Thousands flock to Hub to mourn Kennedy's loss
Brian Wright O’Connor | 9/2/2009, 6:43 a.m.
“That was an all-American stance,” said Haynes, who hosted the senator on numerous occasions at his Roxbury church. “He touched the heart of the community during the worst racial crisis ever to tear apart … the fabric of the city.”
Sen. Kennedy’s impact on national and international issues drew just as much praise.
The Rev. Martin Luther King III, moments after emerging from the church, remembered Sen. Kennedy’s fight to override President Ronald Reagan’s veto of a national holiday in honor of his father.
“I had to be here because of the courageous stand he took throughout his life on civil rights and his fight for the Martin Luther King holiday,” he said.
The Civil Rights Act of 1964, the Voting Rights Act of 1965, and the Fair Housing Act of 1968 all bore the senator’s stamp.
So did the Anti-Apartheid Act of 1986, which Sen. Kennedy ushered into law after cobbling together the votes to once again override the veto of the popular sitting president.
One of the first stops in Nelson Mandela’s triumphant U.S. tour after his release from prison on Robben Island was the Kennedy Library, where Sen. Kennedy gathered him in a warm embrace. Mandela acknowledged the profound impact that the economic blockade of the apartheid regime had in tearing down the walls of racial division in South Africa.
Medicare, Medicaid, the minimum wage, women’s rights and workers rights were all expanded and protected during Sen. Kennedy’s 47-year Senate career.
Sen. Kennedy’s influence was felt in other ways as well, like his commitment to diversity, providing hundreds of young African Americans with jobs as the starting point of long careers in public service. Ron Brown was among the most prominent, going from Sen. Kennedy’s Washington staff to eventually head up the Democratic National Committee during Bill Clinton’s successful rise to the White House and then on to the Clinton cabinet.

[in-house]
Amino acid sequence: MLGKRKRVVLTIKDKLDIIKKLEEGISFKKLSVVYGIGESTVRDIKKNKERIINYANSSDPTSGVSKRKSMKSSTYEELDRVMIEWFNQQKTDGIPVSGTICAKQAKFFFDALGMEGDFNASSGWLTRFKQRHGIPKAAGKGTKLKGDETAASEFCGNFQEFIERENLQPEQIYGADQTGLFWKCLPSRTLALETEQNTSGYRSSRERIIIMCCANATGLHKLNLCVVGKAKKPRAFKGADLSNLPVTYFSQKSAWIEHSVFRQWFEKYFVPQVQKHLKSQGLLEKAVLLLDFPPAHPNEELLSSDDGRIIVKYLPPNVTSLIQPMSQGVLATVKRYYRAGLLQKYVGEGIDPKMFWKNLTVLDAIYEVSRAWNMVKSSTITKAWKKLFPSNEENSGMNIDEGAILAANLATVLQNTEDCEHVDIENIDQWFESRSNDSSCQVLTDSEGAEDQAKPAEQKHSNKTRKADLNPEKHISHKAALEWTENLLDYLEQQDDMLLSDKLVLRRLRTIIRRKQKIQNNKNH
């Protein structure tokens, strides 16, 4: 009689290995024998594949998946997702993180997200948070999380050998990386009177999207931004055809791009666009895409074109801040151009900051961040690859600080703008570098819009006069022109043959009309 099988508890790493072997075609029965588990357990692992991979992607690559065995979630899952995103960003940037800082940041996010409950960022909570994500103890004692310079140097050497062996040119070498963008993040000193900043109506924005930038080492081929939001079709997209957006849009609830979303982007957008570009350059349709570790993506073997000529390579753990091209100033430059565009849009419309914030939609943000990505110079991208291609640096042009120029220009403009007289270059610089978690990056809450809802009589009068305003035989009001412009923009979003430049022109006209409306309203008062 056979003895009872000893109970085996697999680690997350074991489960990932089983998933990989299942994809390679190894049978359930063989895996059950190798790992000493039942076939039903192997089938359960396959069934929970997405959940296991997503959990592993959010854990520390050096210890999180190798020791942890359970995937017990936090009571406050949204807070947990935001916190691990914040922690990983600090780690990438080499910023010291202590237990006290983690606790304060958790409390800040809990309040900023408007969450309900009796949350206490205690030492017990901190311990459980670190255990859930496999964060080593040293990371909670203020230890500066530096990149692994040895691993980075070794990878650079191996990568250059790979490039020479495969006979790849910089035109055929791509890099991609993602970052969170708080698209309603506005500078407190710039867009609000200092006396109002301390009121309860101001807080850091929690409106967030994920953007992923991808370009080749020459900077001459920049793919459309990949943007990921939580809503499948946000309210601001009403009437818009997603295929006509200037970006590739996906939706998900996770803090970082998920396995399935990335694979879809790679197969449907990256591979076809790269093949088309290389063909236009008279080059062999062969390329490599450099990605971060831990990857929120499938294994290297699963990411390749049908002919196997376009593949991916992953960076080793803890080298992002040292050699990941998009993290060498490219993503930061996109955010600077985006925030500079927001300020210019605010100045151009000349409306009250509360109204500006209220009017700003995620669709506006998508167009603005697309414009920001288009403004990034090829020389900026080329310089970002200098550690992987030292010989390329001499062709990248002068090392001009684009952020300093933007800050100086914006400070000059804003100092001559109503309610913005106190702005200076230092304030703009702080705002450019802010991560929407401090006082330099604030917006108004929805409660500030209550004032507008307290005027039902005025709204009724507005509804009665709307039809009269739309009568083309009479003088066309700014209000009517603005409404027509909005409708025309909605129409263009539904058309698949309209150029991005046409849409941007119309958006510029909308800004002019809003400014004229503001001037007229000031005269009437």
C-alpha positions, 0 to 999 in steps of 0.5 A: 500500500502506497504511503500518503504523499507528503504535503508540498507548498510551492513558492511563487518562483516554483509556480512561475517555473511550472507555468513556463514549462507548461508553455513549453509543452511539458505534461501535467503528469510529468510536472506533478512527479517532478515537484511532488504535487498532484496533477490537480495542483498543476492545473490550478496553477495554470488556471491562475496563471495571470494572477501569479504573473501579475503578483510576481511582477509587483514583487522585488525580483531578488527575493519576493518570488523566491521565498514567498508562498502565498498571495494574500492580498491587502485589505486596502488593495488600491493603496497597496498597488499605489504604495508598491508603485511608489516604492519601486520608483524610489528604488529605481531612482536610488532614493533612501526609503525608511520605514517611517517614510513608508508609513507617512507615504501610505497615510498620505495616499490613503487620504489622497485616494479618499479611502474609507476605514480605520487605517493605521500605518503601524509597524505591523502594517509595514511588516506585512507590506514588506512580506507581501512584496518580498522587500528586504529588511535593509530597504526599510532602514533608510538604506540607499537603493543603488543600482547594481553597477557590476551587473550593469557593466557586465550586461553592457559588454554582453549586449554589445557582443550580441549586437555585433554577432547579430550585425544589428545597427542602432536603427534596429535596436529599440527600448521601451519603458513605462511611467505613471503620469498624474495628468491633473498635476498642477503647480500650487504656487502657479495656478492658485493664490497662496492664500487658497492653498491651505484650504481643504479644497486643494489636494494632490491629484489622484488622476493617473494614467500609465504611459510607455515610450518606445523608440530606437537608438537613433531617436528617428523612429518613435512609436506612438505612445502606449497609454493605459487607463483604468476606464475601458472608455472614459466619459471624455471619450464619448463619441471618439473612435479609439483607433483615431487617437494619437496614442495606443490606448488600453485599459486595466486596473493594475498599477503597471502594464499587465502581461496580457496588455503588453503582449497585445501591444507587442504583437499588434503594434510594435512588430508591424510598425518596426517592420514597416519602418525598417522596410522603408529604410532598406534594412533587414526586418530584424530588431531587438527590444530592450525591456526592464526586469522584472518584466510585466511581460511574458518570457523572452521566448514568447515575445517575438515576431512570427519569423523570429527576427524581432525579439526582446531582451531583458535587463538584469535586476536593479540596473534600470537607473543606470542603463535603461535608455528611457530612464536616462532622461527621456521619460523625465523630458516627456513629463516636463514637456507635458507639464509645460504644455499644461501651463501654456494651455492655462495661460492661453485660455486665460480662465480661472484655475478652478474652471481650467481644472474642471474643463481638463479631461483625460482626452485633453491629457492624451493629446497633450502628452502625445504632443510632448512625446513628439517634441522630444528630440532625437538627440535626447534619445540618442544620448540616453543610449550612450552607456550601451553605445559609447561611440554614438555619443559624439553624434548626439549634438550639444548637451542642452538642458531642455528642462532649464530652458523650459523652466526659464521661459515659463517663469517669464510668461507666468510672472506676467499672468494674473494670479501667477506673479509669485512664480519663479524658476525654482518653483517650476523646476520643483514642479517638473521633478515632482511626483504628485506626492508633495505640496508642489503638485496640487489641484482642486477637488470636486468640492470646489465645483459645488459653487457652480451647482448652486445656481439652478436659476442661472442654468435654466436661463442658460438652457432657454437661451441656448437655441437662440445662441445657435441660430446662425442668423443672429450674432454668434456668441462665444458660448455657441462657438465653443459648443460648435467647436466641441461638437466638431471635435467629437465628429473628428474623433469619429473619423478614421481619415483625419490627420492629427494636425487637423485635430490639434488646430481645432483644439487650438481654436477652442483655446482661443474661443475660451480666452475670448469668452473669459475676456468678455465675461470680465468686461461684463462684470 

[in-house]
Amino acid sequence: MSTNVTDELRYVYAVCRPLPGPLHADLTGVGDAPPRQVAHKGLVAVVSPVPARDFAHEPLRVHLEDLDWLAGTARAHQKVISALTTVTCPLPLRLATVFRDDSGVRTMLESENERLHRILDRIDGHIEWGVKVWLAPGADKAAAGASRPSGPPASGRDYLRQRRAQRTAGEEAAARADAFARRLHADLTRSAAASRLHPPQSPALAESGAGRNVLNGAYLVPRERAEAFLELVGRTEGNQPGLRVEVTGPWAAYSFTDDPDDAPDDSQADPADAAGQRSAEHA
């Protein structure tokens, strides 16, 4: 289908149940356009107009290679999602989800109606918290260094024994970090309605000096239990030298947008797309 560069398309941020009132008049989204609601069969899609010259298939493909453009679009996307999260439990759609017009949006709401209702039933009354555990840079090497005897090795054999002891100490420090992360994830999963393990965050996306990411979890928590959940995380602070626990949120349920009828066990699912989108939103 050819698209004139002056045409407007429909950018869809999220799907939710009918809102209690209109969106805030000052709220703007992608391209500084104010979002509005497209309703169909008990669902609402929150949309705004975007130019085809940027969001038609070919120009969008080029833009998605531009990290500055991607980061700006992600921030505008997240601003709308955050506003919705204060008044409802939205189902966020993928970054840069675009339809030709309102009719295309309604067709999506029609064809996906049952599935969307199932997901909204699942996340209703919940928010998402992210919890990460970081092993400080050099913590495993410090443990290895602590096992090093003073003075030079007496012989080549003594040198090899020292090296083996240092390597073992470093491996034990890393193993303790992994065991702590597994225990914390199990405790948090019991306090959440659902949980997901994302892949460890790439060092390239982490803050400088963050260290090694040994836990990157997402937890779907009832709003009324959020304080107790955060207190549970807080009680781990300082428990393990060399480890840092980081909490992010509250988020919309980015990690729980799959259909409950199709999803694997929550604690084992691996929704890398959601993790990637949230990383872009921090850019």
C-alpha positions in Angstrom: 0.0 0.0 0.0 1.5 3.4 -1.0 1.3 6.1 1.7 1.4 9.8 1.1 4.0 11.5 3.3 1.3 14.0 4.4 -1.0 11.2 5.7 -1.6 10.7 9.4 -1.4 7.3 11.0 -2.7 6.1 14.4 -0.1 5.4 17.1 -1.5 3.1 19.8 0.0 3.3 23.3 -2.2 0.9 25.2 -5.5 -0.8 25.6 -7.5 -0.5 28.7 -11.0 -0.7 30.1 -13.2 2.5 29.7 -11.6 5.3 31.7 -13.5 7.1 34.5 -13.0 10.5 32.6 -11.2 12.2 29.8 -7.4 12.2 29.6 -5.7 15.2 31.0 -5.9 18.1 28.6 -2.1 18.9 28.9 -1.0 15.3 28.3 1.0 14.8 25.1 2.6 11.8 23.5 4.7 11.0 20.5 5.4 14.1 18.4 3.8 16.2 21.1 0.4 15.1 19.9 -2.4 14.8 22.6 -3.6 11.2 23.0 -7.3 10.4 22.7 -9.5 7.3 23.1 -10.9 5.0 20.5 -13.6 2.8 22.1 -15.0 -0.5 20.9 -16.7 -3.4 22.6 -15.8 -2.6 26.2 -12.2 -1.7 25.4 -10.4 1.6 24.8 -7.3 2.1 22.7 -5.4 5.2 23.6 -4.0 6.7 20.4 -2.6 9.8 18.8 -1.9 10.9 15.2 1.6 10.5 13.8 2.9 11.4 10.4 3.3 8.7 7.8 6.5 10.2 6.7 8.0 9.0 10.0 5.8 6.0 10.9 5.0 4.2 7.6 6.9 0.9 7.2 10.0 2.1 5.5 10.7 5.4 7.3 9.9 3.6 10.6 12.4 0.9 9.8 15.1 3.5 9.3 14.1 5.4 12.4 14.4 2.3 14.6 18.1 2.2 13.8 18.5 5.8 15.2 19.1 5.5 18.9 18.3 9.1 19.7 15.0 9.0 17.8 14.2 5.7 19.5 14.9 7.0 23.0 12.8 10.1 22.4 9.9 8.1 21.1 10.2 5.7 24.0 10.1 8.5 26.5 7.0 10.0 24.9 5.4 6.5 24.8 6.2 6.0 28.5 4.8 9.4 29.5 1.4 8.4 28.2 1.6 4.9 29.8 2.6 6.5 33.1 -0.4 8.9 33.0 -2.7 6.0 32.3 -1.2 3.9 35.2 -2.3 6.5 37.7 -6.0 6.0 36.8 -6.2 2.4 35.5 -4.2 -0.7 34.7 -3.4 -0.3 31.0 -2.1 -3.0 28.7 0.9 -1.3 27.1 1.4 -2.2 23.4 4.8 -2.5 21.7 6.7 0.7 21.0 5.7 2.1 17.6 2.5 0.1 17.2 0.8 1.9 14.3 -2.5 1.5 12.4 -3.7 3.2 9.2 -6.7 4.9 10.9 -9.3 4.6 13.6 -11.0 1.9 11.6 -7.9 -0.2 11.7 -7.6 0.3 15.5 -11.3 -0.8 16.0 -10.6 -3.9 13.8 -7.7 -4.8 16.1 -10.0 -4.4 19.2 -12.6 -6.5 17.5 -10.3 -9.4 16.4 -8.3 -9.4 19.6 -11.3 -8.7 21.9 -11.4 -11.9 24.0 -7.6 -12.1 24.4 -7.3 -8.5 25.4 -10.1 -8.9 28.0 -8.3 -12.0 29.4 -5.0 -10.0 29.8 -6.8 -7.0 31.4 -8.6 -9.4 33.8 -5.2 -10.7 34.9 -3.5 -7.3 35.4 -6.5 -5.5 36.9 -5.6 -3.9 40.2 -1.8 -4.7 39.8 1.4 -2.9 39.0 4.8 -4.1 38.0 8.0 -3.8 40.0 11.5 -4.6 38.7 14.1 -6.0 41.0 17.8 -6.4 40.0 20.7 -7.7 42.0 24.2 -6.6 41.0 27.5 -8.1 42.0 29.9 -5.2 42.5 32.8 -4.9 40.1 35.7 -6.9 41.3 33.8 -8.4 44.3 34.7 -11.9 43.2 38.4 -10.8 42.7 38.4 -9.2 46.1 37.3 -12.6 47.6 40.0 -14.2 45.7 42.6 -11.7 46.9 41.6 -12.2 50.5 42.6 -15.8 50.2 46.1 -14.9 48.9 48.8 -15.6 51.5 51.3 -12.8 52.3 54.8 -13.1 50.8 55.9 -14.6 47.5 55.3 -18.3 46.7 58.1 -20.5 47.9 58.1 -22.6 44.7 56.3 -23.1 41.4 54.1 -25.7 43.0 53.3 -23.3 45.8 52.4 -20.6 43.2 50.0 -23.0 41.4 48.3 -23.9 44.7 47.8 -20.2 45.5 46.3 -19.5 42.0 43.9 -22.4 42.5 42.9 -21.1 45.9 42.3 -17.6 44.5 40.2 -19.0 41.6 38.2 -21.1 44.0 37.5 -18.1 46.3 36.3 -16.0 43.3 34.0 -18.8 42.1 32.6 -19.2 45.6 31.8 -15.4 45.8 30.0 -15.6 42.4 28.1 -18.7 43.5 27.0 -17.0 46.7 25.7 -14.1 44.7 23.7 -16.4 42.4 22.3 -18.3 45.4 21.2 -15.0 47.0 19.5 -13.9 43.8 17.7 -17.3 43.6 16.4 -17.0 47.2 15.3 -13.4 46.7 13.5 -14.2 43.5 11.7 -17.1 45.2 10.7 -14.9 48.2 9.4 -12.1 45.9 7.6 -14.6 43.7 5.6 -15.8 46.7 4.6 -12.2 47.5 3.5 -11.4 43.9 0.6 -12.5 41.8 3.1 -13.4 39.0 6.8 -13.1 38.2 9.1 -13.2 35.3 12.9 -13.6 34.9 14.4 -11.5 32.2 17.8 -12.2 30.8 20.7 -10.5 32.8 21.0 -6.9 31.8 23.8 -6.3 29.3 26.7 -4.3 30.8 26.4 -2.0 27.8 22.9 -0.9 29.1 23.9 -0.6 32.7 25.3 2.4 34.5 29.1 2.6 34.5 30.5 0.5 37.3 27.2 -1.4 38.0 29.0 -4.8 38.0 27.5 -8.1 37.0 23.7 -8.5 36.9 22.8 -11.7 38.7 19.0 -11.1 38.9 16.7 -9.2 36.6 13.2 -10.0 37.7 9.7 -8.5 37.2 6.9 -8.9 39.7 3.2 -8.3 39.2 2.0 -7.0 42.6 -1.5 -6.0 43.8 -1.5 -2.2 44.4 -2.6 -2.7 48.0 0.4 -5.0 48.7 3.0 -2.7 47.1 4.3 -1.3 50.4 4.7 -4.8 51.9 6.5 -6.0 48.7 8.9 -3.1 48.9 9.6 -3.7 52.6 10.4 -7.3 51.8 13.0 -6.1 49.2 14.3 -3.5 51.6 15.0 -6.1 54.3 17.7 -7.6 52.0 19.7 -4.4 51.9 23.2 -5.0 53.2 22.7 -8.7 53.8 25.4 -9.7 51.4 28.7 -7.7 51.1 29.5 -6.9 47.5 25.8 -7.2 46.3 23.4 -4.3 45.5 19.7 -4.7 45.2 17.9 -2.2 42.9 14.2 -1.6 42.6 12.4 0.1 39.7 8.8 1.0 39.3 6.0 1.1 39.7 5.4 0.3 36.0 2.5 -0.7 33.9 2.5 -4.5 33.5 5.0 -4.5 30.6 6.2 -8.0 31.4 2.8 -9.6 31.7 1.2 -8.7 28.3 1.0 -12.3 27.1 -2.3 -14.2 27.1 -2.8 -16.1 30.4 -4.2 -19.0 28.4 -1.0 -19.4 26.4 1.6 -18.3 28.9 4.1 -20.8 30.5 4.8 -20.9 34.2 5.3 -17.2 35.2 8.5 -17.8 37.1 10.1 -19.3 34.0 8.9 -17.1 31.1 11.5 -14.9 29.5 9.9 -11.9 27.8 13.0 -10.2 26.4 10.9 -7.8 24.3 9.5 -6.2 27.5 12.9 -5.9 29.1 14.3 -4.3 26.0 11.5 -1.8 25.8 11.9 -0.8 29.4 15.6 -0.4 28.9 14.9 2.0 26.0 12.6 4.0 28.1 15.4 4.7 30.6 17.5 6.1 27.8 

“His attention to hiring from our community was a practice started by his brother, John F. Kennedy,” said Haynes. “As a young congressman, he hired a member of the Twelfth Baptist congregation, Virginia Tabb, who went with him to Washington and never returned. Peter Parham from Roxbury, one of my interns on Beacon Hill when I served in the state Legislature, was hired by Ted Kennedy and went to Washington as well.”
Sen. Kennedy was also remembered for his advocacy for fair immigration laws and for his fight against heartless bureaucracies to allow loved ones to unite. Haynes turned to Sen. Kennedy when the State Department blocked a visa for his adopted Somalian son, Abdi Mohammad Ali, who is now a teacher and a citizen. In the last presidential election, he voted for Sen. Kennedy’s candidate and eulogist, Barack Obama, “the skinny black kid from Chicago with a funny name.”
Sen. Kennedy did much more. He fought against judicial appointees like Robert Bork and Clarence Thomas who opposed his broad vision of social equality and inclusion. He backed the appointment of black judges like David Nelson of Boston and Joyce London Alexander Ford to bring diversity to the bench. He stood up for gay rights. He fought against the death penalty and sentencing laws that disproportionately targeted black defendants and contributed to the rise of the prison industrial complex.